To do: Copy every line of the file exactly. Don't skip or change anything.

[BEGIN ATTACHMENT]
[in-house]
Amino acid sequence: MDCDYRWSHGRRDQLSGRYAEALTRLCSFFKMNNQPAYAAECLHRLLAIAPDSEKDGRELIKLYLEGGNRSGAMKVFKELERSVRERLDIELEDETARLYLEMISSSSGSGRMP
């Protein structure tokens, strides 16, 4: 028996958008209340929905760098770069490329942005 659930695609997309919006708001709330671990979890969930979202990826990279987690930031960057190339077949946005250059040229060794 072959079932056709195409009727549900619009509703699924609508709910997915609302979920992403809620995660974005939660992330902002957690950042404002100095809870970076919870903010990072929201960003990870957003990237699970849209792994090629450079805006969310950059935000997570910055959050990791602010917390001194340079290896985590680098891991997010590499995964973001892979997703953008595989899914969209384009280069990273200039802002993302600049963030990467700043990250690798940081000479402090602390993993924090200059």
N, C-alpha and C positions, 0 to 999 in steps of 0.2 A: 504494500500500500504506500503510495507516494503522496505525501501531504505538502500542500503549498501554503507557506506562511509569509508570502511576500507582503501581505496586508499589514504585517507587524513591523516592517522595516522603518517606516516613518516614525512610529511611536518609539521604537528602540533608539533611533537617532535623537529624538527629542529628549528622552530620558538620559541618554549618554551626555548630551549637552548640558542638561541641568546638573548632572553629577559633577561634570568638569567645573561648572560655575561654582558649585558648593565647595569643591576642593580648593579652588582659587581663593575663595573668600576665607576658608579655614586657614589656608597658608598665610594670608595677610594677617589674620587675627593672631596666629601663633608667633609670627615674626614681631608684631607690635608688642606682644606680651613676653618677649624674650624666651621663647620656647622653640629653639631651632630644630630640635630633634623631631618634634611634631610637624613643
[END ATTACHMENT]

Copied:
[in-house]
Amino acid sequence: MDCDYRWSHGRRDQLSGRYAEALTRLCSFFKMNNQPAYAAECLHRLLAIAPDSEKDGRELIKLYLEGGNRSGAMKVFKELERSVRERLDIELEDETARLYLEMISSSSGSGRMP
């Protein structure tokens, strides 16, 4: 028996958008209340929905760098770069490329942005 659930695609997309919006708001709330671990979890969930979202990826990279987690930031960057190339077949946005250059040229060794 072959079932056709195409009727549900619009509703699924609508709910997915609302979920992403809620995660974005939660992330902002957690950042404002100095809870970076919870903010990072929201960003990870957003990237699970849209792994090629450079805006969310950059935000997570910055959050990791602010917390001194340079290896985590680098891991997010590499995964973001892979997703953008595989899914969209384009280069990273200039802002993302600049963030990467700043990250690798940081000479402090602390993993924090200059």
N, C-alpha and C positions, 0 to 999 in steps of 0.2 A: 504494500500500500504506500503510495507516494503522496505525501501531504505538502500542500503549498501554503507557506506562511509569509508570502511576500507582503501581505496586508499589514504585517507587524513591523516592517522595516522603518517606516516613518516614525512610529511611536518609539521604537528602540533608539533611533537617532535623537529624538527629542529628549528622552530620558538620559541618554549618554551626555548630551549637552548640558542638561541641568546638573548632572553629577559633577561634570568638569567645573561648572560655575561654582558649585558648593565647595569643591576642593580648593579652588582659587581663593575663595573668600576665607576658608579655614586657614589656608597658608598665610594670608595677610594677617589674620587675627593672631596666629601663633608667633609670627615674626614681631608684631607690635608688642606682644606680651613676653618677649624674650624666651621663647620656647622653640629653639631651632630644630630640635630633634623631631618634634611634631610637624613643